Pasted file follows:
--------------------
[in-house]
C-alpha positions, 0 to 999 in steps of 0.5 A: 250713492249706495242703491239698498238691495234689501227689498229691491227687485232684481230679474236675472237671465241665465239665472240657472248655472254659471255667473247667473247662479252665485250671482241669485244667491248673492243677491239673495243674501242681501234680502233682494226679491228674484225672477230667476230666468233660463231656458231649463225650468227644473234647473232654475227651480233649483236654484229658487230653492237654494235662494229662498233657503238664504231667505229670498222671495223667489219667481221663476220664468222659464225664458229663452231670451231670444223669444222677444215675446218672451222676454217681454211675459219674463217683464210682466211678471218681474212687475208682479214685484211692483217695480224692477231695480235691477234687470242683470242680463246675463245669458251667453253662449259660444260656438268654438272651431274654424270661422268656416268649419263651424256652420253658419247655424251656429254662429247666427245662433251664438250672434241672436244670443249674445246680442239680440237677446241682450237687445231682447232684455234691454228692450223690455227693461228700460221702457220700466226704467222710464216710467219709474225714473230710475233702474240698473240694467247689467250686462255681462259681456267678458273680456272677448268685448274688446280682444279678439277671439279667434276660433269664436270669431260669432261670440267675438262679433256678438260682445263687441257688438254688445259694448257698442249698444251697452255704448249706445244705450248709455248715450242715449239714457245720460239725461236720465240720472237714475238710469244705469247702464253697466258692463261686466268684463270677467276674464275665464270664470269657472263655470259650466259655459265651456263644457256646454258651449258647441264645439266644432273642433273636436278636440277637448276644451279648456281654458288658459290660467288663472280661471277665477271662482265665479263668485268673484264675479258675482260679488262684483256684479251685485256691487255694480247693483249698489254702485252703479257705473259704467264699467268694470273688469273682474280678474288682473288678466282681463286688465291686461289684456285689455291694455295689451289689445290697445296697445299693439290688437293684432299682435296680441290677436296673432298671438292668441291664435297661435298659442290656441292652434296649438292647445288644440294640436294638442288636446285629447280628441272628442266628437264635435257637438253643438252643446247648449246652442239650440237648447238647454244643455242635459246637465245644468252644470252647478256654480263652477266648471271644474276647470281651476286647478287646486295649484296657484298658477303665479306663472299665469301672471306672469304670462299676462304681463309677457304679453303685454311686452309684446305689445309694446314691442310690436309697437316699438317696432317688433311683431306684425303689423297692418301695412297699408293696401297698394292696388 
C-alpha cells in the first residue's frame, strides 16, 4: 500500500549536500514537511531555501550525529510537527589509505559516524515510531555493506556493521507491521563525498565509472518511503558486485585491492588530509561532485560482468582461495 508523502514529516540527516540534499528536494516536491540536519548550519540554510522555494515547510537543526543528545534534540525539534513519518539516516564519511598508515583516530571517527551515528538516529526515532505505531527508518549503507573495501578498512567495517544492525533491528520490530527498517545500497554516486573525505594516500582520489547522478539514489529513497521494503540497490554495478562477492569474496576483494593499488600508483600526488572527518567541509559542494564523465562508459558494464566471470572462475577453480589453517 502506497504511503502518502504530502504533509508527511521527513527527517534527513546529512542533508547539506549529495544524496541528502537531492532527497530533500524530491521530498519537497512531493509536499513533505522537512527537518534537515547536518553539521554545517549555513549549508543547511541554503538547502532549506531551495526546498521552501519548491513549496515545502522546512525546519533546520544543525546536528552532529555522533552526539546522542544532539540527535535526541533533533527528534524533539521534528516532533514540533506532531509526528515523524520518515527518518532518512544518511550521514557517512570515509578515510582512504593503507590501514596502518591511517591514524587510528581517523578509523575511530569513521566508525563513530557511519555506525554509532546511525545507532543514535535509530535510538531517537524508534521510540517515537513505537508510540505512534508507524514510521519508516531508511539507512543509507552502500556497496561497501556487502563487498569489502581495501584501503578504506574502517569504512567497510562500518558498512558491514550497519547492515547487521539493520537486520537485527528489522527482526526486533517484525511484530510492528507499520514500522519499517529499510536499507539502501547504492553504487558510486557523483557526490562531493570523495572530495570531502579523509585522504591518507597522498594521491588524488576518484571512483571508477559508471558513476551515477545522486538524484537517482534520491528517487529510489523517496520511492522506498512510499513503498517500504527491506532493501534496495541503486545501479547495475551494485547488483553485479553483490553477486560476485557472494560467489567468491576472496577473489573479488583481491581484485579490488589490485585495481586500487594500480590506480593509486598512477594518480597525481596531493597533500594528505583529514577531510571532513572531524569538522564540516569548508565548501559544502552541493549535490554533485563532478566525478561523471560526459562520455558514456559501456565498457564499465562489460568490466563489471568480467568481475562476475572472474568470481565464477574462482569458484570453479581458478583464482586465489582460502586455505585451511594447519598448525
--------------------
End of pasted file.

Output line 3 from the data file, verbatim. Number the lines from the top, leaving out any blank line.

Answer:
C-alpha cells in the first residue's frame, strides 16, 4: 500500500549536500514537511531555501550525529510537527589509505559516524515510531555493506556493521507491521563525498565509472518511503558486485585491492588530509561532485560482468582461495 508523502514529516540527516540534499528536494516536491540536519548550519540554510522555494515547510537543526543528545534534540525539534513519518539516516564519511598508515583516530571517527551515528538516529526515532505505531527508518549503507573495501578498512567495517544492525533491528520490530527498517545500497554516486573525505594516500582520489547522478539514489529513497521494503540497490554495478562477492569474496576483494593499488600508483600526488572527518567541509559542494564523465562508459558494464566471470572462475577453480589453517 502506497504511503502518502504530502504533509508527511521527513527527517534527513546529512542533508547539506549529495544524496541528502537531492532527497530533500524530491521530498519537497512531493509536499513533505522537512527537518534537515547536518553539521554545517549555513549549508543547511541554503538547502532549506531551495526546498521552501519548491513549496515545502522546512525546519533546520544543525546536528552532529555522533552526539546522542544532539540527535535526541533533533527528534524533539521534528516532533514540533506532531509526528515523524520518515527518518532518512544518511550521514557517512570515509578515510582512504593503507590501514596502518591511517591514524587510528581517523578509523575511530569513521566508525563513530557511519555506525554509532546511525545507532543514535535509530535510538531517537524508534521510540517515537513505537508510540505512534508507524514510521519508516531508511539507512543509507552502500556497496561497501556487502563487498569489502581495501584501503578504506574502517569504512567497510562500518558498512558491514550497519547492515547487521539493520537486520537485527528489522527482526526486533517484525511484530510492528507499520514500522519499517529499510536499507539502501547504492553504487558510486557523483557526490562531493570523495572530495570531502579523509585522504591518507597522498594521491588524488576518484571512483571508477559508471558513476551515477545522486538524484537517482534520491528517487529510489523517496520511492522506498512510499513503498517500504527491506532493501534496495541503486545501479547495475551494485547488483553485479553483490553477486560476485557472494560467489567468491576472496577473489573479488583481491581484485579490488589490485585495481586500487594500480590506480593509486598512477594518480597525481596531493597533500594528505583529514577531510571532513572531524569538522564540516569548508565548501559544502552541493549535490554533485563532478566525478561523471560526459562520455558514456559501456565498457564499465562489460568490466563489471568480467568481475562476475572472474568470481565464477574462482569458484570453479581458478583464482586465489582460502586455505585451511594447519598448525